Dar es Saalam, Tanzania – Throughout my travels in Tanzania for the past ten days every time I saw a mother and her baby I smiled inside. And I was even more happy to see mothers breastfeeding their babies as breastfeeding has been proven to be a key intervention to keep more children under the age of five alive in developing countries.
Tanzania, unfortunately, is one of ten countries where 65 percent of the world’s child deaths occur. Compared to India, the country with the most child deaths at nearly 900,000 per year, Tanzania’s child mortality rate is low, but for it’s population size, the percentage is quite high.
Tanzanian mothers lose 48,000 children a year (17,000 on the first day of life). Most newborns die due to asphyxia, infections, and preterm birth here. Additionally, the maternal mortality rate in Tanzania strongly correlates to the child mortality rate. In Tanzania, maternal anemia rates due to malnutrition are leading to 20 percent of all maternal deaths. And in the rural areas, where most Tanzanians live, expectant mothers typically do not have a trained birth attendant to help deliver babies and only 50 percent of Tanzanian mothers give birth in a health facility. These factors contribute to the high maternal and newborn mortality rate. In fact, Tanzania loses 454 mothers per 100,000 live births due to complications during childbirth.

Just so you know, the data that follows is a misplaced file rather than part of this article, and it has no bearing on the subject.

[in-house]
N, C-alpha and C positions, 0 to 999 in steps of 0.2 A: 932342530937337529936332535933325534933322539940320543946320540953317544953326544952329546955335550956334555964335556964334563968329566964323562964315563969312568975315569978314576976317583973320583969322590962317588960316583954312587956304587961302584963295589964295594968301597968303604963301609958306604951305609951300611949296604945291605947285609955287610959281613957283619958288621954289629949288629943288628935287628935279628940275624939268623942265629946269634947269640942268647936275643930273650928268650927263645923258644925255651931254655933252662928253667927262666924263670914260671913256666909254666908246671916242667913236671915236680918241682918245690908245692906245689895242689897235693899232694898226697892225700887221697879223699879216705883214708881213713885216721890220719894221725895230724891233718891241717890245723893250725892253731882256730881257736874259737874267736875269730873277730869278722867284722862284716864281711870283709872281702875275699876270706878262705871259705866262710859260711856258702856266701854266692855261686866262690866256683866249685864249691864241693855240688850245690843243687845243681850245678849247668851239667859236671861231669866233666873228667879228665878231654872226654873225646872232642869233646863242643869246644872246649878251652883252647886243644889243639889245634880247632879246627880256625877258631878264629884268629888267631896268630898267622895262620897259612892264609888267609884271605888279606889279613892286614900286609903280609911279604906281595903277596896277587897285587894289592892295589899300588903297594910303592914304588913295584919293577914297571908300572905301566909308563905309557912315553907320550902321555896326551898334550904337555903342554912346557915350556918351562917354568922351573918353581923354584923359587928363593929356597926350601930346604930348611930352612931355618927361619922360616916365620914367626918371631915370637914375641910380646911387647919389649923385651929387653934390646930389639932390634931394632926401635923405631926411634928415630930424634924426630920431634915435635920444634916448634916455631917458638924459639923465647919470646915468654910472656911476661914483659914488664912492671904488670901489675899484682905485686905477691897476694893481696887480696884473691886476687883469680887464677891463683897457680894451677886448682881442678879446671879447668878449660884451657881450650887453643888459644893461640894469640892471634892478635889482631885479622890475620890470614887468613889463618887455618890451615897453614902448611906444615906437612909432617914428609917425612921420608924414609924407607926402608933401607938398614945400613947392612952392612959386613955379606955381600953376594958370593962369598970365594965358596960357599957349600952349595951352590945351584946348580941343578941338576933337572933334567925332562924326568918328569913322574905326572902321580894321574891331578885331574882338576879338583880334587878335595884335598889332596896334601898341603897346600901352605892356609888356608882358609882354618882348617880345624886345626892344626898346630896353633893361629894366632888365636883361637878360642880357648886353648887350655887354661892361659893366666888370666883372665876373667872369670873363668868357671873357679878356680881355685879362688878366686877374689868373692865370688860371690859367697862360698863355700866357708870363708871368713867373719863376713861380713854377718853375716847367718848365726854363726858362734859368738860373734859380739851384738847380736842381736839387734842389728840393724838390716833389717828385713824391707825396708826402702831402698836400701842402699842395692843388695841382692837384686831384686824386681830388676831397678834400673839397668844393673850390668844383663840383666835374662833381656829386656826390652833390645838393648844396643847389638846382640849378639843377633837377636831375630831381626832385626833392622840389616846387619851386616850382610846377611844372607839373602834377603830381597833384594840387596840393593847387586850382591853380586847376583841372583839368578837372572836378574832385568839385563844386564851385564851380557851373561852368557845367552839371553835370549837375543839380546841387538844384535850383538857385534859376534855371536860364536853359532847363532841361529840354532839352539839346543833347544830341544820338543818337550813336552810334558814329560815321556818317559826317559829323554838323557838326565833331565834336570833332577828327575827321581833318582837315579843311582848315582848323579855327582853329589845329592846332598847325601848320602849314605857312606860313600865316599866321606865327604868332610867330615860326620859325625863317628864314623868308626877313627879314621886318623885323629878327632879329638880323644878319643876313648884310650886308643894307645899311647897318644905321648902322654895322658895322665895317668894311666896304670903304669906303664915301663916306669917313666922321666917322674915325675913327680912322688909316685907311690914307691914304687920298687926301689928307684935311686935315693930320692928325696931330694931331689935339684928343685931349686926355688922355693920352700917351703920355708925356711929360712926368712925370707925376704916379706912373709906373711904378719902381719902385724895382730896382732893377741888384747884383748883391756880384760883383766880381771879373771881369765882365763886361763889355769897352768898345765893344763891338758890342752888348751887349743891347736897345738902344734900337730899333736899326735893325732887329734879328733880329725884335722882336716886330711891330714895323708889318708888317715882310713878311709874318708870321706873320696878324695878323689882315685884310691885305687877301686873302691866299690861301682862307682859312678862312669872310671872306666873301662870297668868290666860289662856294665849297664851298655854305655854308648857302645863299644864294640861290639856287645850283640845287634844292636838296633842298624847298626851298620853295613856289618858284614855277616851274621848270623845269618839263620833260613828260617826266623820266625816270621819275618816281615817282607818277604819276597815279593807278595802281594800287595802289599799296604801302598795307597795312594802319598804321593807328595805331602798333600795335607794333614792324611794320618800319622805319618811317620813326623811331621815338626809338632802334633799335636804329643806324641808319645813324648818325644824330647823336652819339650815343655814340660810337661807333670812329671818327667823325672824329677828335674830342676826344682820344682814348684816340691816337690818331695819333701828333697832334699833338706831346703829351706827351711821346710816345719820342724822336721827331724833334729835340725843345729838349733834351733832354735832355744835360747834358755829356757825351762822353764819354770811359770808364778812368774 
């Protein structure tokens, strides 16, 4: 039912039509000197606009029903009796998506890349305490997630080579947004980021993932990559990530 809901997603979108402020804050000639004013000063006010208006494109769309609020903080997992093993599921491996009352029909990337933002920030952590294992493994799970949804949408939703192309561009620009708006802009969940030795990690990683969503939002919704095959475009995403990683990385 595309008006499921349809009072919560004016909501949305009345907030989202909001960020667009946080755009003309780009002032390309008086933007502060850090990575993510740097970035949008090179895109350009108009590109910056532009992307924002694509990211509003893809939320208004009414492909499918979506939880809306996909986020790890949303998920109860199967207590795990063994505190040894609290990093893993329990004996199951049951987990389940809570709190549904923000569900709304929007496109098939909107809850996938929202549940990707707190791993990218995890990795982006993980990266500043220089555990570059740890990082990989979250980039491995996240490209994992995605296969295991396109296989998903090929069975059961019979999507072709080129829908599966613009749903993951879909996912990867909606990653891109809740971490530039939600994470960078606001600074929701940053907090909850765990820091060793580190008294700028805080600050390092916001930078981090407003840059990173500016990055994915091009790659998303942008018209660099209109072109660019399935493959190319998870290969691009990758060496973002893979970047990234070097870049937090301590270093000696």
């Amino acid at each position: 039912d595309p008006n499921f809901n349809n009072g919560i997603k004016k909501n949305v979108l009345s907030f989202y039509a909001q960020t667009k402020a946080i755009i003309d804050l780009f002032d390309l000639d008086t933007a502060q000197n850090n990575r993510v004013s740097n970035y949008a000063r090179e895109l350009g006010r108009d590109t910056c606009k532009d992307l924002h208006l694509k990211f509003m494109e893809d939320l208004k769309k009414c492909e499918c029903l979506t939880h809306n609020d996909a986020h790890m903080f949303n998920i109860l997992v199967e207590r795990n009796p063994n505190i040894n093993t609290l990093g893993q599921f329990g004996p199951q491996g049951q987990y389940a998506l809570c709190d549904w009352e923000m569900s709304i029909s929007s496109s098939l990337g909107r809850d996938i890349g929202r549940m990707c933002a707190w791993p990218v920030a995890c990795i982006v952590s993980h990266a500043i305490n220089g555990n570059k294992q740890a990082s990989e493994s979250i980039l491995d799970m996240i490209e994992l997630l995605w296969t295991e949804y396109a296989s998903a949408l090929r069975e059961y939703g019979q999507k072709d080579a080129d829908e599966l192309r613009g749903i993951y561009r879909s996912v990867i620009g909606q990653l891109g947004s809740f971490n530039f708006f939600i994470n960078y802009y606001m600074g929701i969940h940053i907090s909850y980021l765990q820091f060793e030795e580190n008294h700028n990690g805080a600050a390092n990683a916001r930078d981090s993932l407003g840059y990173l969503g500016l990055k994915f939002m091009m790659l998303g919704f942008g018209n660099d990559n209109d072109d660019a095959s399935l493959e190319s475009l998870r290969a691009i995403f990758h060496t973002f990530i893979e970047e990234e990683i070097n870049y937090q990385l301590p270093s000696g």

There is good news, however. The Tanzanian government is including key interventions to reduce child mortality included in its National Road Map Strategic Plan to Accelerate Reductions of Maternal, Newborn and Child Births which was devised in 2008 and has an end date of 2015 to reach Millennium Development Goals 4 and 5. While the child mortality rate in
Tanzania is improving, maternal mortality rates have remained stagnant.
Reporting was made possible by a fellowship from the International Reporting Project.
All photos copyright of Jennifer James